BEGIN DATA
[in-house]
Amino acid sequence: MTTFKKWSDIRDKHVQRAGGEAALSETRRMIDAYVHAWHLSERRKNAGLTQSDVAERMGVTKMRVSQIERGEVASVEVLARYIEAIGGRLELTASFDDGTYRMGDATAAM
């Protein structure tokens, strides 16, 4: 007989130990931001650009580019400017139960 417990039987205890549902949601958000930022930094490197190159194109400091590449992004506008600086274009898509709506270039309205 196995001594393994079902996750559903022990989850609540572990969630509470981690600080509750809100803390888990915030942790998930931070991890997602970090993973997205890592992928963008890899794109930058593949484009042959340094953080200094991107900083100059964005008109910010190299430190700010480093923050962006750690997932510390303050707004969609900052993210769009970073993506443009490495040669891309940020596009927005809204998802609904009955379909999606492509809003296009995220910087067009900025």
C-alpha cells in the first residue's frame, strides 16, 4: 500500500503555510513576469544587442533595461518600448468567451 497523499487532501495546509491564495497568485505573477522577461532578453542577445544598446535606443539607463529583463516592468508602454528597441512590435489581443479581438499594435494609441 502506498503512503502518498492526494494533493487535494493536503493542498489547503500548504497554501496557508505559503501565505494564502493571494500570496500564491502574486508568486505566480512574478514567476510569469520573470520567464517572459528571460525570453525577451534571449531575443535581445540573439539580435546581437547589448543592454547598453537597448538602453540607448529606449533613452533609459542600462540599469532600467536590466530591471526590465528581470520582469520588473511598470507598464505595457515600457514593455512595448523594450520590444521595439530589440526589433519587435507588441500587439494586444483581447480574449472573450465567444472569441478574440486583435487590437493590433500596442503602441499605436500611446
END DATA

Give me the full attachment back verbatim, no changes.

[in-house]
Amino acid sequence: MTTFKKWSDIRDKHVQRAGGEAALSETRRMIDAYVHAWHLSERRKNAGLTQSDVAERMGVTKMRVSQIERGEVASVEVLARYIEAIGGRLELTASFDDGTYRMGDATAAM
């Protein structure tokens, strides 16, 4: 007989130990931001650009580019400017139960 417990039987205890549902949601958000930022930094490197190159194109400091590449992004506008600086274009898509709506270039309205 196995001594393994079902996750559903022990989850609540572990969630509470981690600080509750809100803390888990915030942790998930931070991890997602970090993973997205890592992928963008890899794109930058593949484009042959340094953080200094991107900083100059964005008109910010190299430190700010480093923050962006750690997932510390303050707004969609900052993210769009970073993506443009490495040669891309940020596009927005809204998802609904009955379909999606492509809003296009995220910087067009900025």
C-alpha cells in the first residue's frame, strides 16, 4: 500500500503555510513576469544587442533595461518600448468567451 497523499487532501495546509491564495497568485505573477522577461532578453542577445544598446535606443539607463529583463516592468508602454528597441512590435489581443479581438499594435494609441 502506498503512503502518498492526494494533493487535494493536503493542498489547503500548504497554501496557508505559503501565505494564502493571494500570496500564491502574486508568486505566480512574478514567476510569469520573470520567464517572459528571460525570453525577451534571449531575443535581445540573439539580435546581437547589448543592454547598453537597448538602453540607448529606449533613452533609459542600462540599469532600467536590466530591471526590465528581470520582469520588473511598470507598464505595457515600457514593455512595448523594450520590444521595439530589440526589433519587435507588441500587439494586444483581447480574449472573450465567444472569441478574440486583435487590437493590433500596442503602441499605436500611446